Are you entitled to personal and dependency exemptions on your tax return? It might be the last year you can claim the exemption for someone—say, a child graduating from college—or exemptions may be eliminated altogether by tax reforms that could be coming in conjunction with proposed rate cuts. At the very least, however, the exemptions are still available on 2016 returns.

Basic rules: Every taxpayer is entitled to claim a personal exemption for himself or herself, plus an exemption for a spouse if filing a joint tax return. The exemption amount, which is indexed annually, is $4,050 for 2016. (It will remain the same in 2017.) In addition, you may claim exemptions for each one of your qualified dependents.

To qualify for a dependency exemption, you must meet all four of the following requirements:

• You are not a dependent of another taxpayer. Individuals who are dependents are not eligible to claim dependents.

• The individual being claimed as a dependent cannot be married and filing a joint return. Exception: A married person can file a joint return and still be claimed as a dependent if the joint return claims only a refund of tax withholding or estimated tax payments and there would be no tax liability for either spouse if they had filed separate returns.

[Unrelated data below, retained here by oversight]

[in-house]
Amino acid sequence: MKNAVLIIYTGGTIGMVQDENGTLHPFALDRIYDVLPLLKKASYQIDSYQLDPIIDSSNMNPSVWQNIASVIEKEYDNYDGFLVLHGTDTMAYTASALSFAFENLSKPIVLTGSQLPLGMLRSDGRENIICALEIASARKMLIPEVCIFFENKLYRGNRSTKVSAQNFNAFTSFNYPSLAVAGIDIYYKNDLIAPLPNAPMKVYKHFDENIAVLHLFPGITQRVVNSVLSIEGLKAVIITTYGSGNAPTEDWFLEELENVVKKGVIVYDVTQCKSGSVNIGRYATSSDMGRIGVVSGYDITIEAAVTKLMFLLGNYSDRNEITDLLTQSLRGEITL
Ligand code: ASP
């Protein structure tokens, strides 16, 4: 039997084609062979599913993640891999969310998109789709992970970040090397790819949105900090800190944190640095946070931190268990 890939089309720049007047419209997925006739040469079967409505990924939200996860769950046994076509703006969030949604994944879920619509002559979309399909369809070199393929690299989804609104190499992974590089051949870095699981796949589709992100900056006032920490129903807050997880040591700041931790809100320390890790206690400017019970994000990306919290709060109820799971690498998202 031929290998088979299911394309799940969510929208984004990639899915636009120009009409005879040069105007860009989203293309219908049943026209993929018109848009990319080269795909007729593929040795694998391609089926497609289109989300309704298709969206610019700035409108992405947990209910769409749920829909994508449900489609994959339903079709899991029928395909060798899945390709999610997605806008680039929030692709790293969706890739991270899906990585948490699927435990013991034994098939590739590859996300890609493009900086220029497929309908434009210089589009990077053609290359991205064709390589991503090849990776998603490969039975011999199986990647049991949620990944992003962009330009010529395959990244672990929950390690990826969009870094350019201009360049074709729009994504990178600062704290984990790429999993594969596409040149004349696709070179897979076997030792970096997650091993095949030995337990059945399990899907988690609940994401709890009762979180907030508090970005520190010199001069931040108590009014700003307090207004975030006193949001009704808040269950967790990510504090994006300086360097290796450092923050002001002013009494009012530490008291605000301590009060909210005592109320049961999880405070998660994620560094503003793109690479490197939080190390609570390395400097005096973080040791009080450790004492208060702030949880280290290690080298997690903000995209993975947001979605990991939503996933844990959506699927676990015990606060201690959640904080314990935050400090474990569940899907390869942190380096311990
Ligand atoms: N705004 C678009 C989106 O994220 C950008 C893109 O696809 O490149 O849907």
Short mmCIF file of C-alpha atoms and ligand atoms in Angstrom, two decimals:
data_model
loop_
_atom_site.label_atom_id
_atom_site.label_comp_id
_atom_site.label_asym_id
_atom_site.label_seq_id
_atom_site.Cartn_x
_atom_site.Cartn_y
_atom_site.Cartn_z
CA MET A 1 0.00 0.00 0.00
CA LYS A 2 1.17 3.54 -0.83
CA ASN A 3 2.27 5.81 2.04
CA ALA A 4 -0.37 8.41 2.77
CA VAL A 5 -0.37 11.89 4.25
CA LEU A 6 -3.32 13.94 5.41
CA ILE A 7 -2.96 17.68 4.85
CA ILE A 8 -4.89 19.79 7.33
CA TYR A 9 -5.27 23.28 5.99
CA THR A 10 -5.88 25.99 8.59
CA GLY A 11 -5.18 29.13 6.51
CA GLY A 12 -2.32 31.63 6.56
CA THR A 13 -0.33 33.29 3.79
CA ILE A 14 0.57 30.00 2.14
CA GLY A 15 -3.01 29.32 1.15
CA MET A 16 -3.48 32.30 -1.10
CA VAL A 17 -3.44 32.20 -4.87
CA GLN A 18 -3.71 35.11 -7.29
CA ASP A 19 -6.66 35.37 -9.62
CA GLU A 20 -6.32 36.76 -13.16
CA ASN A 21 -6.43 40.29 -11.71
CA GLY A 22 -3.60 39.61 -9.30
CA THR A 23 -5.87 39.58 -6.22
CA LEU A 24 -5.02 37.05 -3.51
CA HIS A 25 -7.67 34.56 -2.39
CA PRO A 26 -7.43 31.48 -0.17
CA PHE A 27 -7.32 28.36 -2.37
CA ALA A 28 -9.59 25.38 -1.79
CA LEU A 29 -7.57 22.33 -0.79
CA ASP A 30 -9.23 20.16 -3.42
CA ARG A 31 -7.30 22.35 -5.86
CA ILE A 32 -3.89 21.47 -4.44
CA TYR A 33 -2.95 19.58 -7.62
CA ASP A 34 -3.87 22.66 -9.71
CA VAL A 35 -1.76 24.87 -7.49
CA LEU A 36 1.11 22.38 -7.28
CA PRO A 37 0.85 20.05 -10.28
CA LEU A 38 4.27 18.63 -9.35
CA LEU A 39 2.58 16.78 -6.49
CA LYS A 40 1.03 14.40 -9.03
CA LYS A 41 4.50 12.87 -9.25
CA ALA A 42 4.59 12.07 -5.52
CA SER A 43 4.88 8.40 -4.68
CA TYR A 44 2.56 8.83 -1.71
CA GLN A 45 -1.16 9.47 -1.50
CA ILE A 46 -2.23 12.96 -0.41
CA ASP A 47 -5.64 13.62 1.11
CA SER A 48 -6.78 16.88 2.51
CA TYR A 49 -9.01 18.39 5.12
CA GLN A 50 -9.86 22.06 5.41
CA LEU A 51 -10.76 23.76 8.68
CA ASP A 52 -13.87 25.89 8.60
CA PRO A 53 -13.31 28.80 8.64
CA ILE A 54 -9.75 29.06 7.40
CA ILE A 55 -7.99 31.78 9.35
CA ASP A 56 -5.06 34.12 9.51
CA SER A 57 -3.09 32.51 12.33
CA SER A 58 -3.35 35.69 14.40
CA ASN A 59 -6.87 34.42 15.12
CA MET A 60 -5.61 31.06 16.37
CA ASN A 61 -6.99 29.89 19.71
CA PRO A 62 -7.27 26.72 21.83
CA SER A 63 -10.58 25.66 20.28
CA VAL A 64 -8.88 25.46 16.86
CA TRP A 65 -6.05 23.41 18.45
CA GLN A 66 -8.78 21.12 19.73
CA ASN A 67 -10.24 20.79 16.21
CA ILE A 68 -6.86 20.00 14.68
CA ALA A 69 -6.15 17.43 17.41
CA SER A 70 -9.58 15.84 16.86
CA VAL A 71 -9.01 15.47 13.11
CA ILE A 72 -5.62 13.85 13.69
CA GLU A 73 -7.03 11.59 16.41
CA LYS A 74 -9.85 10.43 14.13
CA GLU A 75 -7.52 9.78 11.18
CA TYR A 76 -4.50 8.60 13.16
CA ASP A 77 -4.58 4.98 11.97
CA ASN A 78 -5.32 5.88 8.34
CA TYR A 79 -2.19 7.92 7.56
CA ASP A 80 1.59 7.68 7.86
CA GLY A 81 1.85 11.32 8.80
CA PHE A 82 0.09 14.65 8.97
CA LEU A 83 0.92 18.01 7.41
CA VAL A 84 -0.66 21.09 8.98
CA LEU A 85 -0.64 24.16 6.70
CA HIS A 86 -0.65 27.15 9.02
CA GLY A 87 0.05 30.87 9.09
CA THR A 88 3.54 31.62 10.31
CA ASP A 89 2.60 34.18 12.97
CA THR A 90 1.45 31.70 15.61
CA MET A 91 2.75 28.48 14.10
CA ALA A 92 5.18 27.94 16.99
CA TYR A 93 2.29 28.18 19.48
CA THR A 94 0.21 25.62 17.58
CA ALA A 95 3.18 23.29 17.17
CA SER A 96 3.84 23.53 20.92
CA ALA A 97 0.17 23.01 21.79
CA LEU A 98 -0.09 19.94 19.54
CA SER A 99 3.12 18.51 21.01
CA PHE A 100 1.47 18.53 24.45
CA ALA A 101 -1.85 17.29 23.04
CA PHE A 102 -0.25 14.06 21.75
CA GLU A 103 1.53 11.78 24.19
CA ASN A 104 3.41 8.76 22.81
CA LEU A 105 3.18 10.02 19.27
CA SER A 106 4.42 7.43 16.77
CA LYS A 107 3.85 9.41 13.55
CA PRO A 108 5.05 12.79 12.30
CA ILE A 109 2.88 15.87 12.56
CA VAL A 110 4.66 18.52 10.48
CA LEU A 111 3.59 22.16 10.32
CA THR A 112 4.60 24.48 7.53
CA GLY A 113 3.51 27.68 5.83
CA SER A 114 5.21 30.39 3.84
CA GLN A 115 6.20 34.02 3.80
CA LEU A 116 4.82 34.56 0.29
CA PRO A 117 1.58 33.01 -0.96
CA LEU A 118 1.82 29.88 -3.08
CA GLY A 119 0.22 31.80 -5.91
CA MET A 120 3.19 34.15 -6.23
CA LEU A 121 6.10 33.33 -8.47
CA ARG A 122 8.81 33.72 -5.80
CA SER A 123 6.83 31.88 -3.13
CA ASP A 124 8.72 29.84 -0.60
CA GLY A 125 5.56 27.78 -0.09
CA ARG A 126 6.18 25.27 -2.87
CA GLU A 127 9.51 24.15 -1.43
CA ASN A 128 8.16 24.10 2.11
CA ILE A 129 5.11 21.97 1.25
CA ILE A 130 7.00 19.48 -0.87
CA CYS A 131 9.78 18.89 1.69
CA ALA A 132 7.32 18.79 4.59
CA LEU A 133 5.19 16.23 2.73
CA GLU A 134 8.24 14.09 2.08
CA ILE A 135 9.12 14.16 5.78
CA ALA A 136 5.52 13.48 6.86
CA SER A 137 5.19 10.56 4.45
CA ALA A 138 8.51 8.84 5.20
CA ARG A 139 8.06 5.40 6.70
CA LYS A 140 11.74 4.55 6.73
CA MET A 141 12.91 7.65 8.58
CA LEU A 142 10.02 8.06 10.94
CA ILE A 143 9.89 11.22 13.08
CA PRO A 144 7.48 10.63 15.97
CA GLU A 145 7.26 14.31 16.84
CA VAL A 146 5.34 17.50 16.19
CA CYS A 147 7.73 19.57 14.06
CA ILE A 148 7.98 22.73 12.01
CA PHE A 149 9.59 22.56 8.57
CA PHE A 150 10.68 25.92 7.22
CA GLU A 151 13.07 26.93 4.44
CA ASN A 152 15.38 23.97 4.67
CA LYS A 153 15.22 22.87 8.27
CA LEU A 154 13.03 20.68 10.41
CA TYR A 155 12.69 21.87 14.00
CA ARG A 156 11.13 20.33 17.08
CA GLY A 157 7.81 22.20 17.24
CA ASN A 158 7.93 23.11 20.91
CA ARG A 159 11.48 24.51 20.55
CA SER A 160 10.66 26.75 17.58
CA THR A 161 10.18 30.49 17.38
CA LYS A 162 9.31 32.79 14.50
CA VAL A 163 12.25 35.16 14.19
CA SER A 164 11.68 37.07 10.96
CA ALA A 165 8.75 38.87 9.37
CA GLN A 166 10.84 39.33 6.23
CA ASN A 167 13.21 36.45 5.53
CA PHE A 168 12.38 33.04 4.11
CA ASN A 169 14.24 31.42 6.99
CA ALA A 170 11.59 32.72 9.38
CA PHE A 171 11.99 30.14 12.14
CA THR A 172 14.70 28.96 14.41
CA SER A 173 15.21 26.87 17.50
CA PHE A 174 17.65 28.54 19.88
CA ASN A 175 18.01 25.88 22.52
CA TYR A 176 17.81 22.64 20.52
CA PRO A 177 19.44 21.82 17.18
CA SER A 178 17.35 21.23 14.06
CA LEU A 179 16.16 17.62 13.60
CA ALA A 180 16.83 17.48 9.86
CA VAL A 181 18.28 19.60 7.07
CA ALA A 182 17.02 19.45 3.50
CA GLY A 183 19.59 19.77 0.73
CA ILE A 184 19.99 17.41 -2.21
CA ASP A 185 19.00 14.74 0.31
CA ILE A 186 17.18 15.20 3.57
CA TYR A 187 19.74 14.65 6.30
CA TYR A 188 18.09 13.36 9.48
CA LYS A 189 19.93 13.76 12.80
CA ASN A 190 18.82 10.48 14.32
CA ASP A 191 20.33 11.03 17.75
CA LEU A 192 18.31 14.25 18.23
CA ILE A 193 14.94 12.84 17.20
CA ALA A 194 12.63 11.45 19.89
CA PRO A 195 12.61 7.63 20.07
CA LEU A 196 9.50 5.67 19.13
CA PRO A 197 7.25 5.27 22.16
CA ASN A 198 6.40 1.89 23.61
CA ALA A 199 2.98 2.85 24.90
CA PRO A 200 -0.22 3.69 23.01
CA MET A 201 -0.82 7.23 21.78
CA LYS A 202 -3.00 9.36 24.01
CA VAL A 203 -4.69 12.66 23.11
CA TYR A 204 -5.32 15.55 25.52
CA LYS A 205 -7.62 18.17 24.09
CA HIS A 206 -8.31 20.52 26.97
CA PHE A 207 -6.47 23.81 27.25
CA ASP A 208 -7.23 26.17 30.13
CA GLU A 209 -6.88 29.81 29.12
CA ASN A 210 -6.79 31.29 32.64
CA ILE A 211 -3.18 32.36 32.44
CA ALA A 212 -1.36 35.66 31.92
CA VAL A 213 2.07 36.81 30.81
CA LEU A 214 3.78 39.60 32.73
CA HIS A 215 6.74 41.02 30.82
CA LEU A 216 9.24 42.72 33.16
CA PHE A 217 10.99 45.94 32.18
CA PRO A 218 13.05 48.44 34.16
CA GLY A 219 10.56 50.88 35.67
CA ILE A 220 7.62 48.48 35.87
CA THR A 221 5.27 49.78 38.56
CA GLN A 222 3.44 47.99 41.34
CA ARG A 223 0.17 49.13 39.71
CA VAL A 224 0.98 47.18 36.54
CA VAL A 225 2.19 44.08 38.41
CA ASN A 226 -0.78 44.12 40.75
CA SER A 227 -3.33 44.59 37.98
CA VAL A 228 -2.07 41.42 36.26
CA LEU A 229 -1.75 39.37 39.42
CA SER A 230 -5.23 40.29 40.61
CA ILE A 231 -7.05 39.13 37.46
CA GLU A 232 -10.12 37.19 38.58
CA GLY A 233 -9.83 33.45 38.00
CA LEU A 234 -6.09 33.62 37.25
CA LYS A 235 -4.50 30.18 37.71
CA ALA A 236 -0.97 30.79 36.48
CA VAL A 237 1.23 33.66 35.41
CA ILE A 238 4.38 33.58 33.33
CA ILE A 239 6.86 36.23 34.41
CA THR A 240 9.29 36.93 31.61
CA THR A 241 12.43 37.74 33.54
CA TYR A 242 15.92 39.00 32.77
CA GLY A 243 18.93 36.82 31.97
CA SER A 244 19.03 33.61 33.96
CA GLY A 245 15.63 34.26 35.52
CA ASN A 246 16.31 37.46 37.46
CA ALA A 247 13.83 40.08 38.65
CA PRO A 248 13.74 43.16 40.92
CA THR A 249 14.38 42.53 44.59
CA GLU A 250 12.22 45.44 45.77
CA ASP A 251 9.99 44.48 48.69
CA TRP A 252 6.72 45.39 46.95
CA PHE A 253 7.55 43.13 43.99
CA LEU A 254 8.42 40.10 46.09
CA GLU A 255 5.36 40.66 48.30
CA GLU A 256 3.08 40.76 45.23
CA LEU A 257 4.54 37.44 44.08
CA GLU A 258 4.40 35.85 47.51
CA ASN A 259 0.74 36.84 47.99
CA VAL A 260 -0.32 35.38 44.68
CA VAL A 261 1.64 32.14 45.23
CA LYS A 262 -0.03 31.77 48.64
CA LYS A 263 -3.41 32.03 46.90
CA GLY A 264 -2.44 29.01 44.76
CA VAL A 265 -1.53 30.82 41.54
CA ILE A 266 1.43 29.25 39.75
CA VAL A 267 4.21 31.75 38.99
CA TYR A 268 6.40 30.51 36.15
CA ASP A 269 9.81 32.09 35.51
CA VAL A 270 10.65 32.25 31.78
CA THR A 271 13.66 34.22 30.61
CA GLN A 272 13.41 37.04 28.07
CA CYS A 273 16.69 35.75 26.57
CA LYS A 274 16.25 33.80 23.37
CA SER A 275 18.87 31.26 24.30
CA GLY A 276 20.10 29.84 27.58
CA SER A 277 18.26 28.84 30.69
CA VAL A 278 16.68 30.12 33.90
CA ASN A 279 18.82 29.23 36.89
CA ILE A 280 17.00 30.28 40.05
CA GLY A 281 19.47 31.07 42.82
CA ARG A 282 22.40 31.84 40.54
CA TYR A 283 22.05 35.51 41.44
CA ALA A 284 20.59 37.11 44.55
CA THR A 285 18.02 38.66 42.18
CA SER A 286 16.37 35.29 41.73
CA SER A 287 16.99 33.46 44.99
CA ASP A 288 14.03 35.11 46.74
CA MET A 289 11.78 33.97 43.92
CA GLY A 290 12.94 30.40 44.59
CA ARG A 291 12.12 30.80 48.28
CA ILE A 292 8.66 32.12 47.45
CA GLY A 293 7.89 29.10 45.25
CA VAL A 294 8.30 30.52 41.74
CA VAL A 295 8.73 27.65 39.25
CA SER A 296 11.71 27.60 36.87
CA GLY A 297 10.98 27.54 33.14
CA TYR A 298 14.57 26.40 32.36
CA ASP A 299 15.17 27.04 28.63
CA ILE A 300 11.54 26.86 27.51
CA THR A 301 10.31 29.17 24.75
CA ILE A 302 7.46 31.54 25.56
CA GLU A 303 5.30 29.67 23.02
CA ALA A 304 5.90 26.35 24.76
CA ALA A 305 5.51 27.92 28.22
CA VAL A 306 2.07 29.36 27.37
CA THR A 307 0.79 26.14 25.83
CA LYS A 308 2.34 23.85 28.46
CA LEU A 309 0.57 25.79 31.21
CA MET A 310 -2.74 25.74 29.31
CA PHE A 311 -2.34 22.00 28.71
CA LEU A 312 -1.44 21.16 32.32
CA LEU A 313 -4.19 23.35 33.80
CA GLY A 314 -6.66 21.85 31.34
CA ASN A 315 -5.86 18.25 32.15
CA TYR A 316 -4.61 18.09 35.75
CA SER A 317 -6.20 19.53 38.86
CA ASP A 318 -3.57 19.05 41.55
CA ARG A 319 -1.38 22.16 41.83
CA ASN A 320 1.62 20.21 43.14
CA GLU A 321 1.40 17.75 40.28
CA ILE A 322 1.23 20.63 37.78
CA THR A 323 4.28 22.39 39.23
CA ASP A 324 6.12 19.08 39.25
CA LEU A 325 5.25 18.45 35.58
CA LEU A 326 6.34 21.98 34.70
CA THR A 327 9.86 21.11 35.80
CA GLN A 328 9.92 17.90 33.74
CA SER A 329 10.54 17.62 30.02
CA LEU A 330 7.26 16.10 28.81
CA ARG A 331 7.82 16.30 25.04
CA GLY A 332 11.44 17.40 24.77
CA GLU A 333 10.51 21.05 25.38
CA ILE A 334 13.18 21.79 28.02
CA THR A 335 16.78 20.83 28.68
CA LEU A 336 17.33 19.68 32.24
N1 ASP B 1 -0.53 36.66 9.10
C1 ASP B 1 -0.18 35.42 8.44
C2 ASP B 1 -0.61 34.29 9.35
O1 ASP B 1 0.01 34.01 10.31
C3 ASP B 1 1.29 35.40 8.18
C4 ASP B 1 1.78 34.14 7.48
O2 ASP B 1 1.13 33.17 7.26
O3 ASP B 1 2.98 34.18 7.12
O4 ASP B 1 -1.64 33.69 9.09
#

• The individual being claimed as a dependent is a citizen, national or resident alien of the United States, or a resident of Canada or Mexico.

• The dependent meets the definition of being either a qualifying child or a qualifying relative.

Generally, this means that you must provide more than half the annual support being provided to the individual being claimed as a dependent and that person must have less than the personal exemption amount in gross income subject to tax. For a child who is younger than age 19 or a full-time student younger than age 24, the gross income part of the test does not apply.

Key rules: Under the “personal exemption phaseout” (PEP) rule, the total amount of personal exemptions you may claim, including any dependency exemptions, is reduced by 2% for each $2,500 or portion thereof that your adjusted gross income (AGI) exceeds a specified dollar threshold. For 2016 returns, the threshold is $259,400 for single filers and $311,300 for joint filers.

The PEP rule was recently reinstated by the American Taxpayer Relief Act (ATRA) of 2012. At the same time, using the same phaseout ranges, ATRA revived a companion tax provision reducing itemized deductions for high-income taxpayers. Both of these tax rules could have an impact on your 2016 return.